Start of 2021 MLS season is being delayed two weeks

Seattle Sounders and Columbus Crew players line up for the national anthem before the MLS Cup championship match.
Seattle Sounders and Columbus Crew players line up for the national anthem before the MLS Cup championship match on Dec. 12, 2020, in Columbus, Ohio.
(Jay LaPrete / Associated Press)

MLS Commissioner Don Garber said Wednesday the league is anticipating another lean year in 2021, with losses expected to approach $1 billion for a second consecutive season.

Garber also announced that the start of the 2021 season would be pushed back two weeks, to April 17. Preseason training camps, which were to open Feb. 22, will be delayed as well. The commissioner blamed that on the CBA talks, which stretched nearly two weeks past their deadline.

Speaking in a teleconference with reporters two days after the league agreed on a seven-year collective bargaining agreement with its players, Garber said he expects the coronavirus pandemic will force teams to continue playing in empty stadiums or before limited crowds.


“I don’t have any sense that fans are going to be in our stadiums in large numbers for probably most, if not all, of the season,” he said.

New York on Wednesday became the latest state to allow sports venues to open at limited capacity. Public health officials have said they don’t expect stadiums in the U.S. and Canada to be anywhere near full until late summer or early fall — if then.

MLS, unlike many other professional sports leagues, relies on the game-day sales and sponsorships for the vast majority of its revenue.

The new CBA between MLS and its players freezes team salary caps for the next two seasons as franchises navigate financial hardships related to COVID-19.

Feb. 8, 2021

The regular season still is expected to end in early November with the playoffs beginning Nov. 19 and the MLS Cup to be held Dec. 11.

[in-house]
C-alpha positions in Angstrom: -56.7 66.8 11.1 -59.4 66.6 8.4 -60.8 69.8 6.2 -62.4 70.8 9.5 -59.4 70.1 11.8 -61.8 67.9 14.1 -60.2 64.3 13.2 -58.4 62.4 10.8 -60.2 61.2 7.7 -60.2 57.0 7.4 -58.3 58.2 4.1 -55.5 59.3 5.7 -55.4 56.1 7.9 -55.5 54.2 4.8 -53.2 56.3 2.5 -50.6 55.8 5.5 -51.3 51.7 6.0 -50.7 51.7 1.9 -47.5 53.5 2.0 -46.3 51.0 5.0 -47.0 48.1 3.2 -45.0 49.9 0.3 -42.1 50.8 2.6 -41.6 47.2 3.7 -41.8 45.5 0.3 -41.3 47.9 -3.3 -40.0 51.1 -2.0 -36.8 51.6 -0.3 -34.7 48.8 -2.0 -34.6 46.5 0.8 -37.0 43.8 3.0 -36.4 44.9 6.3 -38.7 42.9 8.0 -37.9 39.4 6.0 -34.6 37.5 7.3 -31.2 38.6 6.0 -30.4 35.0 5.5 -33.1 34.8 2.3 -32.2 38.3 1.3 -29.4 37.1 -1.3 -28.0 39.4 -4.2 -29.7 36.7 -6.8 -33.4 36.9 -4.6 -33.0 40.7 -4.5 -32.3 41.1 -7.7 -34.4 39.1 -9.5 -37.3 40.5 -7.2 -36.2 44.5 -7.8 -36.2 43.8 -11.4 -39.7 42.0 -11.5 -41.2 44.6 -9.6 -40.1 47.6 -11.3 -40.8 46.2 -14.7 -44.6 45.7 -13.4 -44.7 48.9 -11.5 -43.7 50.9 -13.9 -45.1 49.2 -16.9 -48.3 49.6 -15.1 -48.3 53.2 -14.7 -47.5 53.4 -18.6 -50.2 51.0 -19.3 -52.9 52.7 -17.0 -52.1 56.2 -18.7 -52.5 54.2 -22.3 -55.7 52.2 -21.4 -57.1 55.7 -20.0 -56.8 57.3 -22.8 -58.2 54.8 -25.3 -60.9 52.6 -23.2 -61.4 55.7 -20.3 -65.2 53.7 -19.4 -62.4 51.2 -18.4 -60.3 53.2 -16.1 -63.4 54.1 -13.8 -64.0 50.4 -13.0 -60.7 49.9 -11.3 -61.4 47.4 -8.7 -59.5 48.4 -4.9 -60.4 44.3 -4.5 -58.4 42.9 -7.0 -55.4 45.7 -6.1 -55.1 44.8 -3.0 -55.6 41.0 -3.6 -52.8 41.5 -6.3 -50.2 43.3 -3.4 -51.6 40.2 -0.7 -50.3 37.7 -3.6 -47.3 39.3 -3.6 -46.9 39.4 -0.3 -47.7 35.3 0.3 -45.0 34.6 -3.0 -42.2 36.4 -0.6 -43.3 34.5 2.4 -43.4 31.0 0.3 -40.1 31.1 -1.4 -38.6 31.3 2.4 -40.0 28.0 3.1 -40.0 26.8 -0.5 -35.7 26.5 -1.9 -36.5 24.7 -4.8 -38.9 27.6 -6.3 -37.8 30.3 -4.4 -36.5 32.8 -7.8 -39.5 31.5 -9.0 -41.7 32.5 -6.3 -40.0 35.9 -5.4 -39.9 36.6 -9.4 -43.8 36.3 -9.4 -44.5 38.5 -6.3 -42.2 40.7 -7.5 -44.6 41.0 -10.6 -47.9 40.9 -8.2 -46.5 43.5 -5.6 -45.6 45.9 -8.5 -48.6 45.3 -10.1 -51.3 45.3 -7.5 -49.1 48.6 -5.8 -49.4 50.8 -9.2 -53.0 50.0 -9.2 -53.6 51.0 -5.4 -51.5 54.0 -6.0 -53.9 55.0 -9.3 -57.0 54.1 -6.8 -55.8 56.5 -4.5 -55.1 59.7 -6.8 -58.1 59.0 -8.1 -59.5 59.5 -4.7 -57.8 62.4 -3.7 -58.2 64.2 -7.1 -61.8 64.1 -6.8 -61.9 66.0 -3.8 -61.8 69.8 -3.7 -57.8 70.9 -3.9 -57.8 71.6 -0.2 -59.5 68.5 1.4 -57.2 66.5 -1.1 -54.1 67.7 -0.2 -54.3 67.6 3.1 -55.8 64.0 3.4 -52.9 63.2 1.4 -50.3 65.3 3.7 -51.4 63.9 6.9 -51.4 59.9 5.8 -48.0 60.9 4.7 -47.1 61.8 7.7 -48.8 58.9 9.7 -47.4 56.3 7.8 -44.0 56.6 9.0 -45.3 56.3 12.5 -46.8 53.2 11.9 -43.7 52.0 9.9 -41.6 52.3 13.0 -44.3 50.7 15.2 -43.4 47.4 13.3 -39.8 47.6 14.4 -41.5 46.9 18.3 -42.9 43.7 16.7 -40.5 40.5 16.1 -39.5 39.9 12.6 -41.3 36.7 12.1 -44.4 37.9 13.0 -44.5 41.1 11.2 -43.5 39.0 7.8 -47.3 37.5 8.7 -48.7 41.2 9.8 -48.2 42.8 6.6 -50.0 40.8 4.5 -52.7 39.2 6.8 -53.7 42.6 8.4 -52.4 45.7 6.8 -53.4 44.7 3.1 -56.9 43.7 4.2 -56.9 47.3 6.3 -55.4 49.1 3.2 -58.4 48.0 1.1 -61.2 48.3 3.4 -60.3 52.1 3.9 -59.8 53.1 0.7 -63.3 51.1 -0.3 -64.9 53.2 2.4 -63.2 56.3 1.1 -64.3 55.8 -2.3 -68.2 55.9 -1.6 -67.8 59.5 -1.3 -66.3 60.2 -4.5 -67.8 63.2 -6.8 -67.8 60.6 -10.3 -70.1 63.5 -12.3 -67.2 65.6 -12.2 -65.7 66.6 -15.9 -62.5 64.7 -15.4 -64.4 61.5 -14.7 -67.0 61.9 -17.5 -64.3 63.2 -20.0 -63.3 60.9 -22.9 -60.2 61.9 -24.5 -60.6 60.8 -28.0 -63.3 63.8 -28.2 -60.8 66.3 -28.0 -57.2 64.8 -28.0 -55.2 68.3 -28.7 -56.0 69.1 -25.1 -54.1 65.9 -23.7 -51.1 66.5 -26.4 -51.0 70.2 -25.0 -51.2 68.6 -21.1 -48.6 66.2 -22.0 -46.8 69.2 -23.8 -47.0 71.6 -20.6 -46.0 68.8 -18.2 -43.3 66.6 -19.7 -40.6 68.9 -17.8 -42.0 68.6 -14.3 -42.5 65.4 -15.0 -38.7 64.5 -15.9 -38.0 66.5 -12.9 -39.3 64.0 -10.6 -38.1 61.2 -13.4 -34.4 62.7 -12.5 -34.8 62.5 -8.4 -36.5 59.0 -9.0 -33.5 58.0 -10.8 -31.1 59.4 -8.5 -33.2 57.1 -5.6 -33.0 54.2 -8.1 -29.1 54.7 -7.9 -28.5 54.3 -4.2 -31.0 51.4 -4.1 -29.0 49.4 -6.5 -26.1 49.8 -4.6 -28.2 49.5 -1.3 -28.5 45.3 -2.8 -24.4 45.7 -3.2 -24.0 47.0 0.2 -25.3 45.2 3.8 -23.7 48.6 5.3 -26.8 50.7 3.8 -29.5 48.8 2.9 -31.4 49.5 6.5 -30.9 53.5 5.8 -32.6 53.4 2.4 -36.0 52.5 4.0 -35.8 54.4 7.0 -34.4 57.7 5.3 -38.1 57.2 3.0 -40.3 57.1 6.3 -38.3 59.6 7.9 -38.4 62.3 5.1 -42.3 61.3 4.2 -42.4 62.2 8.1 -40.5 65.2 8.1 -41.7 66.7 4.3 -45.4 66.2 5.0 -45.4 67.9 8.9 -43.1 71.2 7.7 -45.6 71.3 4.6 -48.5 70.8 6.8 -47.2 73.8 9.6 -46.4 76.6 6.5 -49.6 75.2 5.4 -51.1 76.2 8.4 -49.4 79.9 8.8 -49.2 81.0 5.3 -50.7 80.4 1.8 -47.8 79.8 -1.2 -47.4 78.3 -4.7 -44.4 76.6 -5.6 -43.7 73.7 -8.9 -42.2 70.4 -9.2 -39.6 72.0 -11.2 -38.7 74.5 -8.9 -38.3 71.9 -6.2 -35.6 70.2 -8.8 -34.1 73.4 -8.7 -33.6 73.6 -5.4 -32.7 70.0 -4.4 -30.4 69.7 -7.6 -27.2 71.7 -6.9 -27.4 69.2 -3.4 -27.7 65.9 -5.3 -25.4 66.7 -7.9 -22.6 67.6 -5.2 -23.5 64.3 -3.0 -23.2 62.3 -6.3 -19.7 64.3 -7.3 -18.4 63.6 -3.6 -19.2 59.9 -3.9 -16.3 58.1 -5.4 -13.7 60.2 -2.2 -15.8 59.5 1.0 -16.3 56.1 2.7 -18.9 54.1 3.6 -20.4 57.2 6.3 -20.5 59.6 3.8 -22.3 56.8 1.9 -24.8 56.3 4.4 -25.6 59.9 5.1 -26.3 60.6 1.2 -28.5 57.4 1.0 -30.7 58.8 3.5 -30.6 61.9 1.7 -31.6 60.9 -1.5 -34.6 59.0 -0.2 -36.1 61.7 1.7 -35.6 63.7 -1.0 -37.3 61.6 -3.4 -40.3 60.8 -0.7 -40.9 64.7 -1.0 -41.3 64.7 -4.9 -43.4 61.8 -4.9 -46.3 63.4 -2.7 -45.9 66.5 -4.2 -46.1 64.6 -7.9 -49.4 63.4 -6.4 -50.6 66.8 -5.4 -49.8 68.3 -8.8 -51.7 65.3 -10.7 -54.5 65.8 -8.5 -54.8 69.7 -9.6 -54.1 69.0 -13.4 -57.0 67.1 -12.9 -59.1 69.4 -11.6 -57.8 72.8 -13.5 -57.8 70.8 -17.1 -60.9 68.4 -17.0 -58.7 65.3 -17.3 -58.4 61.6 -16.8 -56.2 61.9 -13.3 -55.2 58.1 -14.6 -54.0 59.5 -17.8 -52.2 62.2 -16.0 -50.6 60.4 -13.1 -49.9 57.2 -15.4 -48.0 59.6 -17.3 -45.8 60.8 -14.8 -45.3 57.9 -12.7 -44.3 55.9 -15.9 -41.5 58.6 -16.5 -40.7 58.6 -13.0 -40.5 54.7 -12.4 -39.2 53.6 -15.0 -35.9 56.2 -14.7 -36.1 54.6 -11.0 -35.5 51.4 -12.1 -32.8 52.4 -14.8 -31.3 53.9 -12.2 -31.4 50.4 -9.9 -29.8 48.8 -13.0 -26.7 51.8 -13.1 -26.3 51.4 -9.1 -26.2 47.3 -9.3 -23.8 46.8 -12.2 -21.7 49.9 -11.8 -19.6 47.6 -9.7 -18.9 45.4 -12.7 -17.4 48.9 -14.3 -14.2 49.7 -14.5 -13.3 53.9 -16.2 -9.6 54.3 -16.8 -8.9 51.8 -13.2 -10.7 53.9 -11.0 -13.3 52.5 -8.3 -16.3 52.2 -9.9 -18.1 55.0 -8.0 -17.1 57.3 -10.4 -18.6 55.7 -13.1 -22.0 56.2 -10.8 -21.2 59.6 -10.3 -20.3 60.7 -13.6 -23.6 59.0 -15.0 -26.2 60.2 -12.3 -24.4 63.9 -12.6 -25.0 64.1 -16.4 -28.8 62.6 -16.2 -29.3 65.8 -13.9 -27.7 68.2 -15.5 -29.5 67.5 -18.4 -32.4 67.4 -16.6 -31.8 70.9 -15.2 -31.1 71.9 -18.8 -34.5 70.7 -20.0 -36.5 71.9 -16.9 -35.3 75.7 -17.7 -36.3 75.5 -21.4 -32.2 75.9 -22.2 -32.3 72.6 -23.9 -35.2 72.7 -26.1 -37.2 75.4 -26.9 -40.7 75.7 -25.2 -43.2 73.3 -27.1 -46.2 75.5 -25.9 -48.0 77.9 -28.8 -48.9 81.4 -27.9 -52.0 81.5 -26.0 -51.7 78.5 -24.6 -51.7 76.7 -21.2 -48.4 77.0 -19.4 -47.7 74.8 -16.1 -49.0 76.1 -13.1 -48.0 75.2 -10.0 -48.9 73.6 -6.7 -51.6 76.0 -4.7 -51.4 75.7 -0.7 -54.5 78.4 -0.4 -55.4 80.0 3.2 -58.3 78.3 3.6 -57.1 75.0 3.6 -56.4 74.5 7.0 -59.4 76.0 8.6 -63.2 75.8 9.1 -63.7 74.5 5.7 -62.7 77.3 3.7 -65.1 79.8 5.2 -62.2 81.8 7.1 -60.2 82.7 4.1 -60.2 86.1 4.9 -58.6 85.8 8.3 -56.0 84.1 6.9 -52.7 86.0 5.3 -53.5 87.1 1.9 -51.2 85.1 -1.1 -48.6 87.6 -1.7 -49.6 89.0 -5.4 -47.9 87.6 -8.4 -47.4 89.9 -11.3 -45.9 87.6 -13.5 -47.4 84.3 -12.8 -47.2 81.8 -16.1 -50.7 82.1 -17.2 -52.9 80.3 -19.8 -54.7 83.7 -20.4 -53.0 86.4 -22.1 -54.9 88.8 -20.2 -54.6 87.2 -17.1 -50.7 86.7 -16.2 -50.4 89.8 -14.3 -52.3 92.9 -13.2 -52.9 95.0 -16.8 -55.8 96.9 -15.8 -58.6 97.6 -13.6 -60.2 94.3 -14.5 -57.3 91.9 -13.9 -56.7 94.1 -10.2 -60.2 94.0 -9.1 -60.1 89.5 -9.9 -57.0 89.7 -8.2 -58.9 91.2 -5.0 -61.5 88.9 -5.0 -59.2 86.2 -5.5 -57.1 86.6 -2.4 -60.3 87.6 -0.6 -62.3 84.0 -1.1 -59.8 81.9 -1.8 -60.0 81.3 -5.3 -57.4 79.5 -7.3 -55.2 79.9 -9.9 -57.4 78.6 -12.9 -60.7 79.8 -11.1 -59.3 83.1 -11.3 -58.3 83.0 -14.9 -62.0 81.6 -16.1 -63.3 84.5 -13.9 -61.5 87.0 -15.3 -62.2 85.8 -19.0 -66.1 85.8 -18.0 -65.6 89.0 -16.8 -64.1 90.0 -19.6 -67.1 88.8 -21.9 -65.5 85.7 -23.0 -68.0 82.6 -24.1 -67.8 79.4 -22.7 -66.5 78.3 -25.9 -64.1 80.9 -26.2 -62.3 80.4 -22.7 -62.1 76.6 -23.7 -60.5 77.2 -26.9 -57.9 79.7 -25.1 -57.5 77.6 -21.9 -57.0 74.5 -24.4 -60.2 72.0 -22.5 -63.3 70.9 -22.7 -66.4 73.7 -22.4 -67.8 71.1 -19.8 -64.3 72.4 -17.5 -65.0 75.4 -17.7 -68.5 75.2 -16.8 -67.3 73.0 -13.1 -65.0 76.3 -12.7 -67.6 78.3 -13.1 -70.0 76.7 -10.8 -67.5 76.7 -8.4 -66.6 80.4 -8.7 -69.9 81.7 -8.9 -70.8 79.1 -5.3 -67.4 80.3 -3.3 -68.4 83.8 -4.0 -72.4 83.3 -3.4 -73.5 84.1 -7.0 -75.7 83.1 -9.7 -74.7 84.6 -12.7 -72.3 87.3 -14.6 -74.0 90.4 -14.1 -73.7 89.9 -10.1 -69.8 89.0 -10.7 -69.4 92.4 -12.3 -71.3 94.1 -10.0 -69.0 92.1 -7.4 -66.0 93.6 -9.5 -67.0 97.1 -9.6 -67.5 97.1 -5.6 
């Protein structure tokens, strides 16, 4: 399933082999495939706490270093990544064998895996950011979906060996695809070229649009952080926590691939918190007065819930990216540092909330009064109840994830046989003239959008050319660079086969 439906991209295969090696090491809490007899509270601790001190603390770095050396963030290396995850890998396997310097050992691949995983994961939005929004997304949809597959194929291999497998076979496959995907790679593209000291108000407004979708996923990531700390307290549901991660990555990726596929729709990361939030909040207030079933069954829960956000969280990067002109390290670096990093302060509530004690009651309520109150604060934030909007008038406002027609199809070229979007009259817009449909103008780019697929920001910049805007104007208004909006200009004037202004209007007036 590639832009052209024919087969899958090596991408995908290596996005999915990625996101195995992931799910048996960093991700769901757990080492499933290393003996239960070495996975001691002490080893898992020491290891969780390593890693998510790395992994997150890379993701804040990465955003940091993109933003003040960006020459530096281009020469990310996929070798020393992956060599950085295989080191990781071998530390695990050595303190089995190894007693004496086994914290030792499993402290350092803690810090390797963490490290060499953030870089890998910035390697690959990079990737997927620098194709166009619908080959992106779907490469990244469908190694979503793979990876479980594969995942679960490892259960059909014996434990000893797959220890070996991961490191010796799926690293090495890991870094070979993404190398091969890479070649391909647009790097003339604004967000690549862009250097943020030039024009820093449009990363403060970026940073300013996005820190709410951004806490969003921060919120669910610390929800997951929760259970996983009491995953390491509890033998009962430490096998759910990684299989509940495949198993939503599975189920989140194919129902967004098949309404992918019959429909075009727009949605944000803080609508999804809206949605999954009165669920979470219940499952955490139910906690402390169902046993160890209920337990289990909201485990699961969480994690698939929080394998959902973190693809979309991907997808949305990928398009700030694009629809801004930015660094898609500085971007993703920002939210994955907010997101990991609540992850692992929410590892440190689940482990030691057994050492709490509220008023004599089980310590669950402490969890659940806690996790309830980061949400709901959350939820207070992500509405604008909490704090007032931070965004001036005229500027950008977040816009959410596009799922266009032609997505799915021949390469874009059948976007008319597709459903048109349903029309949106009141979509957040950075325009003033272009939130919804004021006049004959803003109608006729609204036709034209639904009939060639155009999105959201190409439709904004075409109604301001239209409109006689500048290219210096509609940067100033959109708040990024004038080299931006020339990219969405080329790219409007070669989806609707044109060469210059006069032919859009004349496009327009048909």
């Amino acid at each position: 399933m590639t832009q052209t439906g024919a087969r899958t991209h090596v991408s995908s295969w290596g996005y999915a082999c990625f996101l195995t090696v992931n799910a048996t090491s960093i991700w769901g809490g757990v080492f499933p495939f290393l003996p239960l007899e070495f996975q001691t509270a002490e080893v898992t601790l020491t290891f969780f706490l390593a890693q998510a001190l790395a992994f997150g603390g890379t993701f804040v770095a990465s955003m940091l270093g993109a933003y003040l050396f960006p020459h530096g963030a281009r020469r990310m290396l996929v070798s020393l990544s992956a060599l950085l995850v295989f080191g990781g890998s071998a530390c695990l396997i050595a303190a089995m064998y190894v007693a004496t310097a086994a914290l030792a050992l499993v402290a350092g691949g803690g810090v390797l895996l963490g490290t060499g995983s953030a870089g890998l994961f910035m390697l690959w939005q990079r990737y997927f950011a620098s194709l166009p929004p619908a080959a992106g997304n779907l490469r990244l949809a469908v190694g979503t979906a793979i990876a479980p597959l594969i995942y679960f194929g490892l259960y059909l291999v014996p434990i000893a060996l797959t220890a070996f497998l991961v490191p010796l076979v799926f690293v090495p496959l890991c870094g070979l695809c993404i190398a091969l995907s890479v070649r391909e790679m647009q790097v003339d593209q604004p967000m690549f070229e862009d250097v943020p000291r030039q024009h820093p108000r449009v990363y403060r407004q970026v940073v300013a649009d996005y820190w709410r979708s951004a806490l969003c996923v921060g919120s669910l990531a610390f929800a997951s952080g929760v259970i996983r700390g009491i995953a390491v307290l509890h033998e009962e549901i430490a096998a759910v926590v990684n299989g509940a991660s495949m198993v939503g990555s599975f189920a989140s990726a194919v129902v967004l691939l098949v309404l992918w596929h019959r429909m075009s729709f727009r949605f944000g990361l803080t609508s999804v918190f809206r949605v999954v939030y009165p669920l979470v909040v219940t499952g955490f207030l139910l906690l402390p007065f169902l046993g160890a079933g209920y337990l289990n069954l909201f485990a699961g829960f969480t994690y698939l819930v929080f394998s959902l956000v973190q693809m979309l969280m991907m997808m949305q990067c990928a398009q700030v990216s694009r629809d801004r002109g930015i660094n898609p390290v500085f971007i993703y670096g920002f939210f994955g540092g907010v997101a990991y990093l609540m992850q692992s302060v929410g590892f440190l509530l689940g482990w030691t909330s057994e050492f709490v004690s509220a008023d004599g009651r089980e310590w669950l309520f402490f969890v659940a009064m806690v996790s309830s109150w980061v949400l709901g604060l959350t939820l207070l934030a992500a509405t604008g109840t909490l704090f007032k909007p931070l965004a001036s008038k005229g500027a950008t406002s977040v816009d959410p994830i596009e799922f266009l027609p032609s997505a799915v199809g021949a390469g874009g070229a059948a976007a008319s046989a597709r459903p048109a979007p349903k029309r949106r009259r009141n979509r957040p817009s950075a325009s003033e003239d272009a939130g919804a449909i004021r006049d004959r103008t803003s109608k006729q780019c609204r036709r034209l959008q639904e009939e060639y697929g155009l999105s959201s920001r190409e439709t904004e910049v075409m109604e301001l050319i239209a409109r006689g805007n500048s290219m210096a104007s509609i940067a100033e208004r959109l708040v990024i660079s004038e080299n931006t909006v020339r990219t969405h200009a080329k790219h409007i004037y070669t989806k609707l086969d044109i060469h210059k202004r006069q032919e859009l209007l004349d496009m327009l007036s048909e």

The league, which will return to a 34-game season, will release a schedule later this month, Garber said. That has been delayed in part because MLS has yet to decide where its three Canadian teams will play. The U.S.-Canadian border remains closed to nonessential travel until Feb. 21 because of COVID-19.

Last year, the teams — based in Vancouver, Montreal and Toronto — played the final seven weeks of the regular season at temporary homes in the U.S.


MLS won several concessions in its labor talks with the players, who agreed to a two-year freeze to both the salary cap and allocation money as well as a cut in their take of media-rights revenue. That will save the league tens of millions of dollars over the length of the CBA.

The league will continue to use charter flights as part of its COVID-19 protocols, Garber said, but will not push to the front of the line for vaccines. The union said nearly 20% of MLS players tested positive for the virus last year.

“We have not put our players and our staff in front of anybody who is need of the vaccine,” the commissioner said.

MLS will expand to 27 teams this season with the addition of a franchise in Austin, Texas, and will christen new soccer-specific stadiums in Cincinnati and Columbus, Ohio. The league also is continuing with plans to add teams in Charlotte, St. Louis and Sacramento over the next two years.

Major League Soccer has reached a tentative deal on a collective bargaining agreement with its players’ union, averting a threatened lockout.

Feb. 5, 2021

That growth, as well as savings from the new CBA, eventually will help the league overcome the massive debts caused by COVID-19, Garber said.

“I’m bullish. I’m as bullish as I’ve ever been,” he said. “I think the next seven years are going to be the most important and exciting time in history of soccer in the U.S. and Canada.”


Both countries will join Mexicoin playing host to the World Cup in 2026.

“The challenge of the pandemic and the challenge of the CBA negotiations,” the commissioner added “haven’t really stopped any of our future planning.”